How important is confidence to women’s career advancement? There has been growing interest in the media about how confidence may affect women’s professional success. In a recent article in The Atlantic, Katty Kay and Clair Shipman discuss a new finding regarding the root of confidence and its potential connection to competence, pointing out a link between confidence and a “host of genetic factors.” They also note that women generally have a lower level of confidence, which may limit them from asking for what they want, getting promoted faster, getting paid more, and reaching the senior ranks of leadership.
Too Much of a Good Thing?
Clearly, your confidence level can have a major impact on how you show up and speak up at work. But the question that you need to ask yourself is: how much confidence is good enough? Based on genetic studies and gender research, men generally have more confidence than women. But is confidence truly what makes a great leader?
Possessing a certain degree of confidence can be an important factor in women’s success. Yet like any virtue, if you’re over-reliant on confidence, it can lead to self-limiting behaviors and outcomes. A recent HBR blog by Tomas Chamorro-Premuzic titled, “Why Do So Many Incompetent Men Become Leaders?” indicates that overconfidence does not always lead to competence. The author notes, for example, that men who exude confidence may apply for positions for which they are unqualified and unprepared.
Taking risks, driving for results, competitive bantering, and power negotiating don’t always result in success; they can instead lead to damaging results under certain circumstances. When we remember the 2008 financial crisis, the saying, “We should have had more Lehman sisters,” bears repeating.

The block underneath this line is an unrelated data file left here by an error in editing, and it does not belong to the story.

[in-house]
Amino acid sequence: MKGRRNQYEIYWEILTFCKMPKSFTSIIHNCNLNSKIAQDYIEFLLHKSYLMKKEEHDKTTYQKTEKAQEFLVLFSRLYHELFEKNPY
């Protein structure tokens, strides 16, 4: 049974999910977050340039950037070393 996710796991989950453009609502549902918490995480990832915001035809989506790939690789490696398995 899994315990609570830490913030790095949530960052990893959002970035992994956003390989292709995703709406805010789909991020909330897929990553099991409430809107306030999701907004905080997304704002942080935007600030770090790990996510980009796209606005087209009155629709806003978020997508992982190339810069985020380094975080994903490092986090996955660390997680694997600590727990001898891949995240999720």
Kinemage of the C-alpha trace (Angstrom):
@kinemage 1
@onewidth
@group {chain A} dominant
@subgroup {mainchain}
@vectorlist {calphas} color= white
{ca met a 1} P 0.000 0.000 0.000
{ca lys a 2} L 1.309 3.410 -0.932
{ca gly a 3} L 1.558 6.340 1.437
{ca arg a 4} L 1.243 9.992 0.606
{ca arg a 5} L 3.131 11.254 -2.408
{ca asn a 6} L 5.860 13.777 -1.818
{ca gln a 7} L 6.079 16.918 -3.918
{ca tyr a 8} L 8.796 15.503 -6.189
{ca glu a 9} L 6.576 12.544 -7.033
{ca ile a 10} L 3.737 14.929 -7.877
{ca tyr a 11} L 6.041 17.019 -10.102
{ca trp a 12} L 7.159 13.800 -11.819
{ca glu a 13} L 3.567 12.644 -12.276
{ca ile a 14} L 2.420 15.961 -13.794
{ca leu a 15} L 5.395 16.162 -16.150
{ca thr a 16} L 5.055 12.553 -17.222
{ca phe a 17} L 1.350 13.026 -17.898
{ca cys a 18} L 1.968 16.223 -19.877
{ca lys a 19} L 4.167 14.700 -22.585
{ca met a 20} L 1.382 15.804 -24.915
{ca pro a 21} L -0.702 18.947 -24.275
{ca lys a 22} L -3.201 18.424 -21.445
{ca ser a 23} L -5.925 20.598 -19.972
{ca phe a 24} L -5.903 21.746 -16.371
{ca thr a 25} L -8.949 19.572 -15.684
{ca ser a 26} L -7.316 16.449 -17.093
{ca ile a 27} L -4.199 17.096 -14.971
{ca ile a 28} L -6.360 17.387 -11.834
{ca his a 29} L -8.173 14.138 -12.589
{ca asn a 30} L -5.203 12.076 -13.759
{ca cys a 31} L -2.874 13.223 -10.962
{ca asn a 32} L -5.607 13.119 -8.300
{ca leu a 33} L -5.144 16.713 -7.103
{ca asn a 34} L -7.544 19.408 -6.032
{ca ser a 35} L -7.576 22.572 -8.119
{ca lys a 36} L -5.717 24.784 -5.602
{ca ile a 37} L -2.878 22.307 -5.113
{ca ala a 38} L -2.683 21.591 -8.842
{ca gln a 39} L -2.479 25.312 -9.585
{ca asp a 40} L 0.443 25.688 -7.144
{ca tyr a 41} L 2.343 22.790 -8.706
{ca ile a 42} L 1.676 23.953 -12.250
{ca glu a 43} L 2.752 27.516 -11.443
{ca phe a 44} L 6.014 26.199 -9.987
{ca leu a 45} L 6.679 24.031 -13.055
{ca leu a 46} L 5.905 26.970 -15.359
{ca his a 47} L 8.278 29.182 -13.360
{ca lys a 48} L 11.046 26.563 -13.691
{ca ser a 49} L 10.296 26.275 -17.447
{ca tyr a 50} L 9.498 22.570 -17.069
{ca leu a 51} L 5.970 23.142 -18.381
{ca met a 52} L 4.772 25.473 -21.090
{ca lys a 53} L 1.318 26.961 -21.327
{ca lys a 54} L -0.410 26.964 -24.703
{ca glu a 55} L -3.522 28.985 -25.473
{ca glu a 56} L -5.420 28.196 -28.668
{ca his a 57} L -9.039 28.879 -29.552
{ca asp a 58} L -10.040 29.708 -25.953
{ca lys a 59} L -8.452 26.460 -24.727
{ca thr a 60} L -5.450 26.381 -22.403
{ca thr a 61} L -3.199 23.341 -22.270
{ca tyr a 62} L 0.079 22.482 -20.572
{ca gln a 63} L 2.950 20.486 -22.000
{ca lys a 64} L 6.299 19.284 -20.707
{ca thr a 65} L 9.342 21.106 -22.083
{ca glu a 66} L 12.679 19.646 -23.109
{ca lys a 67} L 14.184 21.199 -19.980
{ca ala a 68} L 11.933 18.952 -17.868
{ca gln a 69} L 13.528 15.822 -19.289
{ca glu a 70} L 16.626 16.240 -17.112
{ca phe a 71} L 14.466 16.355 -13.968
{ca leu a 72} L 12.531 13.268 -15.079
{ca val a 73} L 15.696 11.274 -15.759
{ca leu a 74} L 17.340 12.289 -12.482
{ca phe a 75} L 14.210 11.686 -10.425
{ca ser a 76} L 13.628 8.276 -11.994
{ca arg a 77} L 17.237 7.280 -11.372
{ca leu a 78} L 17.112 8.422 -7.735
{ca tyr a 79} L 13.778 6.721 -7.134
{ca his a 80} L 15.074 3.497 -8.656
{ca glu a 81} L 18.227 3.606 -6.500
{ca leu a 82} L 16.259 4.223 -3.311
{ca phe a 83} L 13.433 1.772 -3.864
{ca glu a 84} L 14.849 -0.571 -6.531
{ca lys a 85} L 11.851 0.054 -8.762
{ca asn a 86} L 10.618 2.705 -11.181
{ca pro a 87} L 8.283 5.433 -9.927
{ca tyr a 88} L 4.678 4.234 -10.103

This is not to discount the male leadership style, but we also shouldn’t discount the natural leadership style of women. Collaborative and integrated thinking can be very effective for decision making and problem solving, as can drawing on your emotional intelligence and coach-like behaviors. The whole point is that having a high degree of confidence is not always the secret sauce for leadership excellence. In fact, one could argue that the feminine leadership style is more in demand than ever before.
3 Pillars of Confidence
While an overemphasis on confidence can lead women to limit themselves unnecessarily, there’s no doubt that a certain degree of confidence is still an important foundation for great leaders because it helps determine how they approach business situations and their day-to-day interactions. Yet genetics are not the only factor that affects your confidence level.
SHAMBAUGH and other research indicate that confidence is based on three key pillars: brain science, your own belief systems and targeted development. The direct path to your brain and genetics links to your belief systems, which can be hard-wired based on thinking and operating a certain way for years. In SHAMBAUGH’s Women in Leadership and Learning program and coaching practice for women, we get to the core of women’s beliefs by helping them pause and reexamine their belief system.
Your beliefs are the catalyst for your own thinking and internal narrative, which can be self-limiting. Some internal narratives I hear from women are:
- “When I speak up in a meeting filled with men, I’m not acknowledged and don’t feel valued.”
- “I don’t have the experience to go for this promotion, so I’ll hold off for now.”
- “I’m not worthy or not sure of my value, so I won’t ask for that bonus or pay raise.”
While you could argue that these women lack confidence or perhaps were not gifted with the “confidence gene,” our research has found that women can learn to conquer their insecurities, transform their thinking, tailor their behavior, and build their confidence from within. In other words, if you don’t have the confidence gene, it doesn’t mean you can’t be confident. It just means you may have some additional work to do.
The work starts by gaining a deeper awareness of your beliefs, motivations, and intentions that channel your confidence and behaviors. In the next blog post, we’ll discuss how to do this in detail.